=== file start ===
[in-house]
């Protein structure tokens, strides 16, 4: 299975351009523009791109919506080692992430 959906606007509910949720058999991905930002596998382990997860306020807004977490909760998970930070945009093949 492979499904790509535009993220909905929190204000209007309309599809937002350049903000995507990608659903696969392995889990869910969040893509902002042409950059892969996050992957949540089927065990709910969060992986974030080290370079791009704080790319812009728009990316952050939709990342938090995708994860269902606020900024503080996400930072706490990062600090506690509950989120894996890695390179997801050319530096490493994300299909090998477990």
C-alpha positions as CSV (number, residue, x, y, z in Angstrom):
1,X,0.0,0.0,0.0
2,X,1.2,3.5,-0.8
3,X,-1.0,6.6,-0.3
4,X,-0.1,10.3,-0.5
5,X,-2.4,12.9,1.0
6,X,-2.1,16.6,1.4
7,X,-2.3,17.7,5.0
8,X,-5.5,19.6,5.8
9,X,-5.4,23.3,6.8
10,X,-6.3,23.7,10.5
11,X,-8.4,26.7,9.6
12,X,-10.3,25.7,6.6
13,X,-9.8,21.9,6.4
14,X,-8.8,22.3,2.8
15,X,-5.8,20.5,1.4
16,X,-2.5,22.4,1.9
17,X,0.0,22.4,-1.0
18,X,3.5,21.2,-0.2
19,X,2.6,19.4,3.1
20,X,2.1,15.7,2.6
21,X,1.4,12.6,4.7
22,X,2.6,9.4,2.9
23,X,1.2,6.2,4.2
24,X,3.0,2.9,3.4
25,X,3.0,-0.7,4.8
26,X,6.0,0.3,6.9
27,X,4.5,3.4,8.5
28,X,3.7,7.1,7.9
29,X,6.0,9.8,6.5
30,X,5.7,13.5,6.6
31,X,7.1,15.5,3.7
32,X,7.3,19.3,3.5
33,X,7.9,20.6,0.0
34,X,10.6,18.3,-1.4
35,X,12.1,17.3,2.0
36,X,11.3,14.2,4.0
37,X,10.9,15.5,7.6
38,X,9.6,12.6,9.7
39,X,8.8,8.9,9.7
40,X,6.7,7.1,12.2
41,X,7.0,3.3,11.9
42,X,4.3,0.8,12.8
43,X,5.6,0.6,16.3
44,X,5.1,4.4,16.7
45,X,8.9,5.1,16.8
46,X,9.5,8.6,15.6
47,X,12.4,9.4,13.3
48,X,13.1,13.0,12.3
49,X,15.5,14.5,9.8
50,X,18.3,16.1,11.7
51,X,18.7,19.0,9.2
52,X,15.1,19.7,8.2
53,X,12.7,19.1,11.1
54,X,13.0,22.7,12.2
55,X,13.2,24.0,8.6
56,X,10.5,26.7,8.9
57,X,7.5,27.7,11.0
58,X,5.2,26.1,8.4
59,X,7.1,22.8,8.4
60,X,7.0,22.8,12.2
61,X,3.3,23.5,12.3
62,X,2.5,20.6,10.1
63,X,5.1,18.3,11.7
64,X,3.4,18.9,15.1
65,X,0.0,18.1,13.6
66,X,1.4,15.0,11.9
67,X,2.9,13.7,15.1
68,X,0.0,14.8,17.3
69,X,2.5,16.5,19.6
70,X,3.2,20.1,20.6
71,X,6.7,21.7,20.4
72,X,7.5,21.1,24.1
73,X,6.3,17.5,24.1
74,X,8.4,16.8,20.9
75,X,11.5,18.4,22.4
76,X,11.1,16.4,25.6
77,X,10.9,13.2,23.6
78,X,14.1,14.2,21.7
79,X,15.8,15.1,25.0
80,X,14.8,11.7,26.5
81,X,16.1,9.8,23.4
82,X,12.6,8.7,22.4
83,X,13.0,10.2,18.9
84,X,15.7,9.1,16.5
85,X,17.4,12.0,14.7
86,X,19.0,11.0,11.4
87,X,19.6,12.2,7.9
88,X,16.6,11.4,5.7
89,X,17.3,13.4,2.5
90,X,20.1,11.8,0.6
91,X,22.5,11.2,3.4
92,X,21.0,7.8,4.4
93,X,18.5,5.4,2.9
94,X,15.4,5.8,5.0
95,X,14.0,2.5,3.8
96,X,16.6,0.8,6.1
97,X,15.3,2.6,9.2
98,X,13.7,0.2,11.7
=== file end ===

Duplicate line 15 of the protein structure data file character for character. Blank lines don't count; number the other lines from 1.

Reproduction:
12,X,-10.3,25.7,6.6